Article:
Atorvastatin: Is there evidence of benefit in COVID-19?
Treatment with the HMG-CoA reductase inhibitor atorvastatin in critically ill patients with COVID-19 did not significantly reduce the primary composite outcome of venous or arterial thrombosis risk, treatment with extracorporeal membrane oxygenation (ECMO), or mortality vs placebo in the INSPIRATION-S study presented at ACC.21.
Thrombotic events are commonly reported in critically ill patients with COVID-19. “Hence, it is interesting to think about statins as potential agents in COVID-19 because other than having lipid-lowering actions, they are also thought to have anti-inflammatory and antithrombotic effects,” said study investigator Dr Behnood Bikdeli from the Brigham and Women’s Hospital in Boston, Massachusetts, US.
In the trial, the composite of adjudicated venous or arterial thrombosis, treatment with ECMO, or mortality within 30 days occurred in 32.7 percent of the atorvastatin group vs 36.3 percent with placebo (odds ratio [OR], 0.84; p=0.35). Atorvastatin was not associated with any significant differences in the individual components of the primary composite endpoint. There was also no difference between atorvastatin and placebo in terms of the safety endpoints including major bleeding and elevation in liver enzyme level.
Interestingly, benefits were hinted in the subgroup of patients treated within 7 days of COVID-19 symptom onset, although this warrants additional investigation.
Limited evidence exists
“If we were to look at observational studies on statins, many were associated with lower mortality in hospitalized COVID-19 patients,” said Bikdeli. “But there is a scarcity of data to guide clinical practice.”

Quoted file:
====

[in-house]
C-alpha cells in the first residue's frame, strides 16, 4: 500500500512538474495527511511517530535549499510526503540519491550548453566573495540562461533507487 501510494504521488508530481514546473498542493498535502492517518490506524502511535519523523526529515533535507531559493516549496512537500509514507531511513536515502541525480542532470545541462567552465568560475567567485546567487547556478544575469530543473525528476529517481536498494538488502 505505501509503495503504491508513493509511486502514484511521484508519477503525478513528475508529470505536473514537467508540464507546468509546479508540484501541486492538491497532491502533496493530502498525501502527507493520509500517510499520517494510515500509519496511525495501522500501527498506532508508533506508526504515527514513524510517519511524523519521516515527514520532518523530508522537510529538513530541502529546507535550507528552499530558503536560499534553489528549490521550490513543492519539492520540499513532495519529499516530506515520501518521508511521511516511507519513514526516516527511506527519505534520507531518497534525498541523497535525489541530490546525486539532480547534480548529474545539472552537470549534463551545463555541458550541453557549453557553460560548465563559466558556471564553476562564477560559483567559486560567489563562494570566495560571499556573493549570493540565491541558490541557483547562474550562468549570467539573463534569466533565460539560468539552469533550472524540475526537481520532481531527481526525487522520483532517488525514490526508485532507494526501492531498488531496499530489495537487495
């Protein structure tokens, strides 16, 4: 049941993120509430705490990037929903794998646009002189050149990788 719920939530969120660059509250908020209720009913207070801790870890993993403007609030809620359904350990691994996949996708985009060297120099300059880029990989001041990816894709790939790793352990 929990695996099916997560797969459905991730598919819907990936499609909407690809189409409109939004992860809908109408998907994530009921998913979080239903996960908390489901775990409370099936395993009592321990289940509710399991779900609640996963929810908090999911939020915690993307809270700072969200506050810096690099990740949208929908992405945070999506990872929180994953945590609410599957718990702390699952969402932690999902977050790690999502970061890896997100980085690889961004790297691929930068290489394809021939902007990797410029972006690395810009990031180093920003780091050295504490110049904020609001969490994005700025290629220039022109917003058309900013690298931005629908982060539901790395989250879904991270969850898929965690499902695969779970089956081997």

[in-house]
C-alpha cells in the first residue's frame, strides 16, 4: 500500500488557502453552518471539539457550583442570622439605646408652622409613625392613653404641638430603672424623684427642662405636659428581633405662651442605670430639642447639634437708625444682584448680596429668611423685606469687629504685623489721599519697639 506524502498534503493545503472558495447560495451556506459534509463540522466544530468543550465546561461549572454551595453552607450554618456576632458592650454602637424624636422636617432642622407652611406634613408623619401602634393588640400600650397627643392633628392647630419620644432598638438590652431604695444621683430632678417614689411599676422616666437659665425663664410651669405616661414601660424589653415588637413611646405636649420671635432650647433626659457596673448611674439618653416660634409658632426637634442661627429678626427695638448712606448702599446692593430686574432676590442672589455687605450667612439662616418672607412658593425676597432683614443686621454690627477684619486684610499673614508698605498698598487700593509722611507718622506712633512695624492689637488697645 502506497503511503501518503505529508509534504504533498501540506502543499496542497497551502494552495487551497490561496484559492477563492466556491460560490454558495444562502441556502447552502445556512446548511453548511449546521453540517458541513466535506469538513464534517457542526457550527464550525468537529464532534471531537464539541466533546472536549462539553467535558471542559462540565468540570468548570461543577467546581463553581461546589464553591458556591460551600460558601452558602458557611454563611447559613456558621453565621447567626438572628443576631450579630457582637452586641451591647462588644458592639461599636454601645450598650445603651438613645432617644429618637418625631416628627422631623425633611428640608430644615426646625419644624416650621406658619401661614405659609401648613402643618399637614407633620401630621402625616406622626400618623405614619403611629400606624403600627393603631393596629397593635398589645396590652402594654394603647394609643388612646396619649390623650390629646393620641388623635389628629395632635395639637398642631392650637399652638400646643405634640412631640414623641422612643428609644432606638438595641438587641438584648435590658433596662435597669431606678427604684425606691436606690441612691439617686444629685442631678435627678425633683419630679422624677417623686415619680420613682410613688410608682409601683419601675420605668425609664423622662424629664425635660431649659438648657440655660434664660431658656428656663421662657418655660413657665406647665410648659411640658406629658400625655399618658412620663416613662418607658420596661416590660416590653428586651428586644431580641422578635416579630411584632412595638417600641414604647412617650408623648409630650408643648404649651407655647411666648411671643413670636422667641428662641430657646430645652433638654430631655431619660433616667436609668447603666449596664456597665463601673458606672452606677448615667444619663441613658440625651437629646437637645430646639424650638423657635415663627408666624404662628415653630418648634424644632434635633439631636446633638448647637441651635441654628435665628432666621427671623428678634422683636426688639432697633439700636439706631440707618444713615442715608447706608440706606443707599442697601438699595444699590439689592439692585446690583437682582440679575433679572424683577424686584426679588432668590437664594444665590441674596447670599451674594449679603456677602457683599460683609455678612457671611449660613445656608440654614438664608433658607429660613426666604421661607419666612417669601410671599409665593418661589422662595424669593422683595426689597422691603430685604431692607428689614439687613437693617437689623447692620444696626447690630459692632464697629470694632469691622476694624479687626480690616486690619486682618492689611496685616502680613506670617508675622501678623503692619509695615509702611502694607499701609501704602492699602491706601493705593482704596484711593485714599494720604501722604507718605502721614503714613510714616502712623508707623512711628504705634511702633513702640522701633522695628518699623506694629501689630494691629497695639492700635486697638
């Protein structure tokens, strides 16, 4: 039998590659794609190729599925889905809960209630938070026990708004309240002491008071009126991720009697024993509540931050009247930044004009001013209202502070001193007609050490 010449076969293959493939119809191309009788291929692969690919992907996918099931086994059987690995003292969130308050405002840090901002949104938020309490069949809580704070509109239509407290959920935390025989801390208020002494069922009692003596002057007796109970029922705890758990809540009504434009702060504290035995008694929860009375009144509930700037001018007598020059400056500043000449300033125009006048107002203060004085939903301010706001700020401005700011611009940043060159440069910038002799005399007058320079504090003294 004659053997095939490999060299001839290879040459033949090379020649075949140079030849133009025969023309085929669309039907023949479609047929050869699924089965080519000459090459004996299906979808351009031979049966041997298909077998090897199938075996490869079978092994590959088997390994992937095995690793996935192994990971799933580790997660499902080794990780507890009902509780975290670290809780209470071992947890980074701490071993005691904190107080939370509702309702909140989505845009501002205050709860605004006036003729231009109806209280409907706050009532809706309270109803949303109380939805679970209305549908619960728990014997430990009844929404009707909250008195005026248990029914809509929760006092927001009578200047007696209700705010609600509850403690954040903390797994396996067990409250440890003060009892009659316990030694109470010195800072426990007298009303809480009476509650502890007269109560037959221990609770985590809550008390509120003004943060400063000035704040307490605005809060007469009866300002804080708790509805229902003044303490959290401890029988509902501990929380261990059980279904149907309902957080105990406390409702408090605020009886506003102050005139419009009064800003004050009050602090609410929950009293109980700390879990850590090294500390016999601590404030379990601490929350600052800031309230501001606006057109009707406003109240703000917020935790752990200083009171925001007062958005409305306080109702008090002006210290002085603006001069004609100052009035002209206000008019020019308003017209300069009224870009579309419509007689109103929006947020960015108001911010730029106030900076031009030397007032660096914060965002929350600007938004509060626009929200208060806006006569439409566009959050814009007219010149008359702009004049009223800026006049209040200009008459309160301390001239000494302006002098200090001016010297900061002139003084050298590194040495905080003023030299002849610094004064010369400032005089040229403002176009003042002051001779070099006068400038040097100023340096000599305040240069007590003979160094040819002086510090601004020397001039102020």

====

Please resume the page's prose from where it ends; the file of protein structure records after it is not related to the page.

To dig deeper into the association, Bikdeli and his team investigated different anticoagulation strategies and statins, including atorvastatin, in COVID-19 patients admitted to the intensive care units (ICUs) of 10 hospitals in Iran. In the prophylactic anticoagulation part of the study (first hypothesis), there was no evidence to support routine empirical use of intermediate-dose prophylactic anticoagulation in unselected patients with COVID-19 admitted to the ICU. [JAMA 2021;325(16):1620-1630. doi:10.1001/jama.2021.4152]
For the statin part of the study (second hypothesis, INSPIRATION-S), which was reported at ACC.21, 605 patients were randomly assigned to receive atorvastatin 20 mg daily or a placebo. About 25 percent of the patients were taking aspirin and over 90 percent were on steroids. Baseline characteristics were similar in both groups.
Potentially protective, but more studies needed
A potential protective effect was seen in the subgroup of patients (n=171) who presented within the first 7 days of COVID-19 symptom onset. The primary endpoint occurred in 30.9 percent of patients taking atorvastatin vs 40.3 percent in those taking placebo (OR, 0.60; p=0.055).
“This is an interesting observation … it is also plausible, as these patients may be in a different phase of COVID-19 disease. However, we need to be cognizant of the multiplicity of comparisons, and this needs to be further investigated in subsequent studies,” Bikdeli emphasized.
Early administration, higher doses: The better strategy?
Dr Binita Shah, an interventional cardiologist at NYU Langone Health, New York, US, who is unaffiliated with the study, commented that ICU patients may not be the right population to test statins. “Maybe, it’s just too late for these very sick patients … Trying to rein in the inflammatory cytokine storm and the interaction with thrombosis at this point is quite difficult.”
She said it might have been better if statins were administered earlier in the disease course to prevent the inflammatory process. She even questioned the rationale behind the administration of low-dose atorvastatin. “In this inflammatory milieu, a high-intensity regimen might be more beneficial.”
To which Bikdeli responded: “We didn’t want to exacerbate the liver enzyme elevation associated with several antiviral agents, for example, ritonavir, which is given to COVID-19 patients early in the pandemic. Now, we’ve known atorvastatin to be safe in these patients, and in retrospect, yes, a higher dose might be better.”